SURPRISE SURPRISE. Adobe has patched four security vulnerabilities in Flash Player, one of which is a zero-day being actively exploited in the wild.
In what is probably no longer comes as any sort of revelation, the fix (version 126.96.36.199) addresses critical vulnerabilities CVE-2018-4945, CVE-2018-5000, CVE-2018-5001, and CVE-2018-5002 found in version 188.8.131.52 and earlier of Flash Player, covering Windows, Mac, Linux, and Chrome OS editions.
According to Adobe's security bulletin, CVE-2018-4945 is a type confusion flaw and CVE-2018-5002 a stack-based buffer overflow vulnerability, both of which enable arbitrary code execution. CVE-2018-5000 and CVE-2018-5001 both enable information disclosure.
However, it's CVE-2018-5002 you need to look out for, Adobe warns.
"Adobe is aware of a report that an exploit for CVE-2018-5002 exists in the wild, and is being used in limited, targeted attacks against Windows users. These attacks leverage Office documents with embedded malicious Flash Player content distributed via email," the company said in a statement.
The vulnerability was discovered being used in limited, targeted attacks on Windows users in the wild, and uses an Office document to download and execute an Adobe Flash exploit to target machines, according to the Icebrg Security Research Team, one of few organisations that independently identify and report vulnerabilities to Adobe.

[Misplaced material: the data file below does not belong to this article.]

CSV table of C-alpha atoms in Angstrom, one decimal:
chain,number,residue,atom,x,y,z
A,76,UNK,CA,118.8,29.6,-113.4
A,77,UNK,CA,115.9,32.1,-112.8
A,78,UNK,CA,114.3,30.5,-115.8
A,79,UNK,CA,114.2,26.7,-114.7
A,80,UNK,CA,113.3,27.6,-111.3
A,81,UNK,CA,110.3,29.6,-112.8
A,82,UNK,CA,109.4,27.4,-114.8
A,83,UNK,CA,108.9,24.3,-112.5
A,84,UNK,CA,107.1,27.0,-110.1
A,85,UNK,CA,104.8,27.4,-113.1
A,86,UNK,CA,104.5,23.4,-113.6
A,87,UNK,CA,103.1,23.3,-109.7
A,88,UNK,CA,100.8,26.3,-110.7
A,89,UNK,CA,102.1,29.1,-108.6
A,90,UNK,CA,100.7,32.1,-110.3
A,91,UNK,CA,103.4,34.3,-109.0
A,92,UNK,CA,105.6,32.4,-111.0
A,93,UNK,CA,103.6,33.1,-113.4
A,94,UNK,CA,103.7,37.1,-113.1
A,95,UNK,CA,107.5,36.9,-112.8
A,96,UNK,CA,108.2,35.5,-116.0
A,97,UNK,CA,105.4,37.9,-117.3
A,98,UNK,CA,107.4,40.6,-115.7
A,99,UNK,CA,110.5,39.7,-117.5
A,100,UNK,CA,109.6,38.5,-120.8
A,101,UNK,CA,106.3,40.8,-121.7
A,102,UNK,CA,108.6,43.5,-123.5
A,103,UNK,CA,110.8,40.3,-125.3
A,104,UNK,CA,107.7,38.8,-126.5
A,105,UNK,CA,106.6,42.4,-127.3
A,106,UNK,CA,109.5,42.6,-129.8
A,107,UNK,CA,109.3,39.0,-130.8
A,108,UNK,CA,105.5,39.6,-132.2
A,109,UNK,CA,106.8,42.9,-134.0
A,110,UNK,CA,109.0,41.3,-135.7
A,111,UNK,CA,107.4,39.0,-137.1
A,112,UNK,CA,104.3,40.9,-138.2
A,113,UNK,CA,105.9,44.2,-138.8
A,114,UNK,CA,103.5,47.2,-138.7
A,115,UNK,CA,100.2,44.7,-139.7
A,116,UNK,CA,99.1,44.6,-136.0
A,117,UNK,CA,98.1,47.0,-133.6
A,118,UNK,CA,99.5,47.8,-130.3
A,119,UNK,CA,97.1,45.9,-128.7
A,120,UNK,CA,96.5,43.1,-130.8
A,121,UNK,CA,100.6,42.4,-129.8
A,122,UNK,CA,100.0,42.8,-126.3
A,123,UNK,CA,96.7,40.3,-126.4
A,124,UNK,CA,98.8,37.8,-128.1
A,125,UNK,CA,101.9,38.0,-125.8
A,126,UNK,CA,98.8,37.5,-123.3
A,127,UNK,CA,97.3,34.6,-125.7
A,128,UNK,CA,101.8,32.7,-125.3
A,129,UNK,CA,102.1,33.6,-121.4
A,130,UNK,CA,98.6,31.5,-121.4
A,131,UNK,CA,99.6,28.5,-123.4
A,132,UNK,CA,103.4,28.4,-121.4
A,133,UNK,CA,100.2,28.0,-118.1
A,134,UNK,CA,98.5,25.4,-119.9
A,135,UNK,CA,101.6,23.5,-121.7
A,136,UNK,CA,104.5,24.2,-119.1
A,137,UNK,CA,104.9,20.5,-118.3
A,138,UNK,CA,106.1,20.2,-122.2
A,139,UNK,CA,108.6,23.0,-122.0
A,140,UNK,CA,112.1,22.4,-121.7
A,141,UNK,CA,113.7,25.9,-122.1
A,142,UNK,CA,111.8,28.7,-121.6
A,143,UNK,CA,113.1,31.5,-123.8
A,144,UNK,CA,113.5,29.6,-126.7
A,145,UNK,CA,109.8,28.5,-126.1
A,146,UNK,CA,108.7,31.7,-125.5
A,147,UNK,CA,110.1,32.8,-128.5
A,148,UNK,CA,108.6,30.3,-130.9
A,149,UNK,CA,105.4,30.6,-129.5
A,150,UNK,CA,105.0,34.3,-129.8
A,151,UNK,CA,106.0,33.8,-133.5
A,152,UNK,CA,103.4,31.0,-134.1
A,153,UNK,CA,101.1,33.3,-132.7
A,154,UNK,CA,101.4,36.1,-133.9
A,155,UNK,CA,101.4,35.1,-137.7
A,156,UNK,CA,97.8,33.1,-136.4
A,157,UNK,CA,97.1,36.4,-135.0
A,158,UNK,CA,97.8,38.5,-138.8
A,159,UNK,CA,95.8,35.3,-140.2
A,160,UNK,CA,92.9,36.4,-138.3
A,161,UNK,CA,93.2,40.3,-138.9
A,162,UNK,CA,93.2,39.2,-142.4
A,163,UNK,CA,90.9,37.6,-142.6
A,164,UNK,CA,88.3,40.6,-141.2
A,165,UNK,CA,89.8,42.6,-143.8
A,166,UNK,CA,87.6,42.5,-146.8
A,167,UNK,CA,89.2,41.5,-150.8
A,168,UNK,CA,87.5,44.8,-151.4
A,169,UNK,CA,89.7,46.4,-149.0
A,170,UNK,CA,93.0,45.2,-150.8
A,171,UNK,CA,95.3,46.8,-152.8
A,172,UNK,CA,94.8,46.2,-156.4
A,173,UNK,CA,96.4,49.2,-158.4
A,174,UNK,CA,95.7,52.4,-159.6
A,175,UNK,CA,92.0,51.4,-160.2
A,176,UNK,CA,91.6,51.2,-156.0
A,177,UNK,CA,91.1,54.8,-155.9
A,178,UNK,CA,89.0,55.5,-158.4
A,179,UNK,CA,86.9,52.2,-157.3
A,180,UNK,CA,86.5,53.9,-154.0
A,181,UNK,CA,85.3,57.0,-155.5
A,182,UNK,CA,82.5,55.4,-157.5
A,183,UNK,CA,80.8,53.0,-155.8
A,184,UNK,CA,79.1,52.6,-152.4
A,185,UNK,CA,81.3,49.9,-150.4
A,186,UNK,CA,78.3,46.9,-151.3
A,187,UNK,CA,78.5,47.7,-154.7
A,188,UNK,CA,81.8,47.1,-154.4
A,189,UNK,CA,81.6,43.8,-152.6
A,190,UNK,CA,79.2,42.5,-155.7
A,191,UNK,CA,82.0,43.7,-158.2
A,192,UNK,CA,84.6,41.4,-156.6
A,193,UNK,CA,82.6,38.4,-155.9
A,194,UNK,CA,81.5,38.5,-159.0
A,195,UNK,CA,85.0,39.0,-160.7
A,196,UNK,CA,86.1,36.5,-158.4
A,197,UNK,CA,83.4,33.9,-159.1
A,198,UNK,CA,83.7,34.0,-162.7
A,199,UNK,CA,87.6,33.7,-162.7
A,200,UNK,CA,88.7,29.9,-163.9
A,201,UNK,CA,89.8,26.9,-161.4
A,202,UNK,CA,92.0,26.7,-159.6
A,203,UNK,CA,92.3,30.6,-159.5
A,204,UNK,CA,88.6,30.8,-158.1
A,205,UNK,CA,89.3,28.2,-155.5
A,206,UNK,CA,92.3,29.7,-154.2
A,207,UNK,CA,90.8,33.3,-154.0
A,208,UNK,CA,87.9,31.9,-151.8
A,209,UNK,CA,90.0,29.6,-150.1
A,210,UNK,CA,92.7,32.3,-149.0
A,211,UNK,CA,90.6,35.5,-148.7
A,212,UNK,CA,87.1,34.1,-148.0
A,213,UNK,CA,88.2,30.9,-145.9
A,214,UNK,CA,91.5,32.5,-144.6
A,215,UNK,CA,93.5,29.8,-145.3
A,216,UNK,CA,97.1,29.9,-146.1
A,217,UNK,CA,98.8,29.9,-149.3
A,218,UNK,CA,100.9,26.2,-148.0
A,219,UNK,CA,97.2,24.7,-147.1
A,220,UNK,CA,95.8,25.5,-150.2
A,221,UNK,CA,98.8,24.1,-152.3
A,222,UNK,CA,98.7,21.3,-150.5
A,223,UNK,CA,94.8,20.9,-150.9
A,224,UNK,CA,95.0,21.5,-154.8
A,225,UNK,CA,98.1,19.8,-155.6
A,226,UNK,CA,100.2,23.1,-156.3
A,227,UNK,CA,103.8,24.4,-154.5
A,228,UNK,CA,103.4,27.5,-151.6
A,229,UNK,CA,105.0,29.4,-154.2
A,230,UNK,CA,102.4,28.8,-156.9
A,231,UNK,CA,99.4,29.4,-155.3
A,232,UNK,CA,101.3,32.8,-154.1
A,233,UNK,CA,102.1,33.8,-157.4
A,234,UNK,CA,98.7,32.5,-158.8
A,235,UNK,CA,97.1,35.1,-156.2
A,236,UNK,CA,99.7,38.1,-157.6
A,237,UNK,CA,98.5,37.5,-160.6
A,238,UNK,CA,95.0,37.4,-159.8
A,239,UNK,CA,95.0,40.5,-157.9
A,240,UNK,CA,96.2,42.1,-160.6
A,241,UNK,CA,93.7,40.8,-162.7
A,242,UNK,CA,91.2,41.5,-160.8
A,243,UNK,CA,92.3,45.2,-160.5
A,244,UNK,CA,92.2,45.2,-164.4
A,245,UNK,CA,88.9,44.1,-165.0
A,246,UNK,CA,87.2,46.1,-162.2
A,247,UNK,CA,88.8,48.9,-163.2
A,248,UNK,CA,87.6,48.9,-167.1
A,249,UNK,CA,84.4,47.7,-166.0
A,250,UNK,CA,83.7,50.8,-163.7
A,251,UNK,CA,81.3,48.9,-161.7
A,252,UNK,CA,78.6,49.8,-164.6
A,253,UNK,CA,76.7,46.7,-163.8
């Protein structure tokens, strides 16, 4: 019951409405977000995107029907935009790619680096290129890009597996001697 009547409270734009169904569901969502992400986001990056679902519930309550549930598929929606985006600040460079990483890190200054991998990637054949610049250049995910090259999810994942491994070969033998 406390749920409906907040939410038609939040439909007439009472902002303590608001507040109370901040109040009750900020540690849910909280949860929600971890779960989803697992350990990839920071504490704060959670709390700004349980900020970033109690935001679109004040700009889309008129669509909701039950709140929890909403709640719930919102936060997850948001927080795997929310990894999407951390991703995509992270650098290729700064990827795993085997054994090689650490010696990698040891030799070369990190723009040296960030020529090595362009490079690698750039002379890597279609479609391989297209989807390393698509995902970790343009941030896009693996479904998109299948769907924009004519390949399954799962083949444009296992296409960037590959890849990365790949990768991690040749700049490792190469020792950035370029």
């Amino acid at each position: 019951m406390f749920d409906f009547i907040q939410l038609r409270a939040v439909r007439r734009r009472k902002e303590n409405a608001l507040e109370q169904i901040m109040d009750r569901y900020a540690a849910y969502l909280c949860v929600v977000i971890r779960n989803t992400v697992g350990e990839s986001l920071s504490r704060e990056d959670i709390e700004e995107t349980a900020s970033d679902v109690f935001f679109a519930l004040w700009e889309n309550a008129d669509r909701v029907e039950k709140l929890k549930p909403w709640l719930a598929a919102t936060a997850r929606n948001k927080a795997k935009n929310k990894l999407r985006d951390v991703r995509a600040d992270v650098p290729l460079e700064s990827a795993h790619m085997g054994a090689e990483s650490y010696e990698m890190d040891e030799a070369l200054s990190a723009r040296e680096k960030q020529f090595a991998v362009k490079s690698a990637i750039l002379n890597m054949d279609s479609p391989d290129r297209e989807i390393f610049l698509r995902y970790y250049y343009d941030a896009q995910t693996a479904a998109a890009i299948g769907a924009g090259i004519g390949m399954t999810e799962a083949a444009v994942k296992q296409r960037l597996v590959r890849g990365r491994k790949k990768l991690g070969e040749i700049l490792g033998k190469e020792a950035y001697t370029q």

"Given the pounding regularity of critical updates, and the total lack of surprise that greets the discovery of yet another in-the-wild exploit, die-hard users of Flash probably have the muscle memory for updates dialled in so hard they can do them in their sleep," said Sophos in a Naked Security blog post.
"[We] suggest you interrupt your subconscious reflex and don't update though [...] if you're still using Flash you remove it entirely, right now, and never look back."
The news of yet another flash exploit comes just weeks after Adobe announced it had struck a deal to take Magento Commerce off of private equity firm Permira's hands for $1.68bn.
Just three years after Permira bought the company for just $200m, Adobe said the deal intends to integrate the Magento Commerce Cloud with the Adobe Experience Cloud "delivering a single platform that serves both B2B and B2C customers globally". The acquisition is the third biggest in Adobe's history.
According to Adobe, the Magento Platform "brings together digital commerce, order management and predictive intelligence into a unified commerce platform enabling shopping experiences across a wide array of industries".
The aim of the acquisition is to better enable Adobe to compete against Oracle and Salesforce, which both have relatively mature commerce platforms. µ
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